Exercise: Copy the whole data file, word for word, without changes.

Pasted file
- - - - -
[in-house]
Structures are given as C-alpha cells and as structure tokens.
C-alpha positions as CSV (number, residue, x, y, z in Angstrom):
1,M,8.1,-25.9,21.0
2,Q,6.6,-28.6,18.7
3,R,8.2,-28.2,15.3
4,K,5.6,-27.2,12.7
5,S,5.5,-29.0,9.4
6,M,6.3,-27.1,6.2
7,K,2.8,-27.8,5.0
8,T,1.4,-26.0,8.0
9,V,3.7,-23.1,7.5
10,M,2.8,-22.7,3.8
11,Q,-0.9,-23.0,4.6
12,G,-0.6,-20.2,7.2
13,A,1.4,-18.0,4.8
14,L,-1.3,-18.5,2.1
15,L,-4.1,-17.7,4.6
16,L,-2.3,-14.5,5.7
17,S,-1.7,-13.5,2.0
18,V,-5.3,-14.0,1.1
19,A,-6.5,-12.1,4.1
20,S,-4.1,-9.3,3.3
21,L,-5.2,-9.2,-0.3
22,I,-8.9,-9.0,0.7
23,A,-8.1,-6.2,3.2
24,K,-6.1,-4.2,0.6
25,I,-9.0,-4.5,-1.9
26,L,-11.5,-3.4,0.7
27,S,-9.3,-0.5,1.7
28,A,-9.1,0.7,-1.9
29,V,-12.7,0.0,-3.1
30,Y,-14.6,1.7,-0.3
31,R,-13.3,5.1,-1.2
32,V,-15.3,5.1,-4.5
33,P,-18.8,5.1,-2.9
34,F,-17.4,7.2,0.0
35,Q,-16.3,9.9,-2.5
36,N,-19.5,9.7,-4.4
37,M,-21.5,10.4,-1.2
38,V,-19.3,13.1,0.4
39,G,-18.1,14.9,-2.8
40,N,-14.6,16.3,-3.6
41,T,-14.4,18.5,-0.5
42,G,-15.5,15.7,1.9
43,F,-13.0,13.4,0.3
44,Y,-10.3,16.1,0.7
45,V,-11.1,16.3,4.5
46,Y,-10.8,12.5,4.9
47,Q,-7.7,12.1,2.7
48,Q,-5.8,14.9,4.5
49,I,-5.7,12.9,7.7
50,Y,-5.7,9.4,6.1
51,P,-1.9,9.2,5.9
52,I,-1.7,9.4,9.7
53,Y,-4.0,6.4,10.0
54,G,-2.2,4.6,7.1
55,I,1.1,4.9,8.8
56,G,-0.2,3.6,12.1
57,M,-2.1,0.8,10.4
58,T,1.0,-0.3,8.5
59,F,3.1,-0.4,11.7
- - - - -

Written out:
[in-house]
Structures are given as C-alpha cells and as structure tokens.
C-alpha positions as CSV (number, residue, x, y, z in Angstrom):
1,M,8.1,-25.9,21.0
2,Q,6.6,-28.6,18.7
3,R,8.2,-28.2,15.3
4,K,5.6,-27.2,12.7
5,S,5.5,-29.0,9.4
6,M,6.3,-27.1,6.2
7,K,2.8,-27.8,5.0
8,T,1.4,-26.0,8.0
9,V,3.7,-23.1,7.5
10,M,2.8,-22.7,3.8
11,Q,-0.9,-23.0,4.6
12,G,-0.6,-20.2,7.2
13,A,1.4,-18.0,4.8
14,L,-1.3,-18.5,2.1
15,L,-4.1,-17.7,4.6
16,L,-2.3,-14.5,5.7
17,S,-1.7,-13.5,2.0
18,V,-5.3,-14.0,1.1
19,A,-6.5,-12.1,4.1
20,S,-4.1,-9.3,3.3
21,L,-5.2,-9.2,-0.3
22,I,-8.9,-9.0,0.7
23,A,-8.1,-6.2,3.2
24,K,-6.1,-4.2,0.6
25,I,-9.0,-4.5,-1.9
26,L,-11.5,-3.4,0.7
27,S,-9.3,-0.5,1.7
28,A,-9.1,0.7,-1.9
29,V,-12.7,0.0,-3.1
30,Y,-14.6,1.7,-0.3
31,R,-13.3,5.1,-1.2
32,V,-15.3,5.1,-4.5
33,P,-18.8,5.1,-2.9
34,F,-17.4,7.2,0.0
35,Q,-16.3,9.9,-2.5
36,N,-19.5,9.7,-4.4
37,M,-21.5,10.4,-1.2
38,V,-19.3,13.1,0.4
39,G,-18.1,14.9,-2.8
40,N,-14.6,16.3,-3.6
41,T,-14.4,18.5,-0.5
42,G,-15.5,15.7,1.9
43,F,-13.0,13.4,0.3
44,Y,-10.3,16.1,0.7
45,V,-11.1,16.3,4.5
46,Y,-10.8,12.5,4.9
47,Q,-7.7,12.1,2.7
48,Q,-5.8,14.9,4.5
49,I,-5.7,12.9,7.7
50,Y,-5.7,9.4,6.1
51,P,-1.9,9.2,5.9
52,I,-1.7,9.4,9.7
53,Y,-4.0,6.4,10.0
54,G,-2.2,4.6,7.1
55,I,1.1,4.9,8.8
56,G,-0.2,3.6,12.1
57,M,-2.1,0.8,10.4
58,T,1.0,-0.3,8.5
59,F,3.1,-0.4,11.7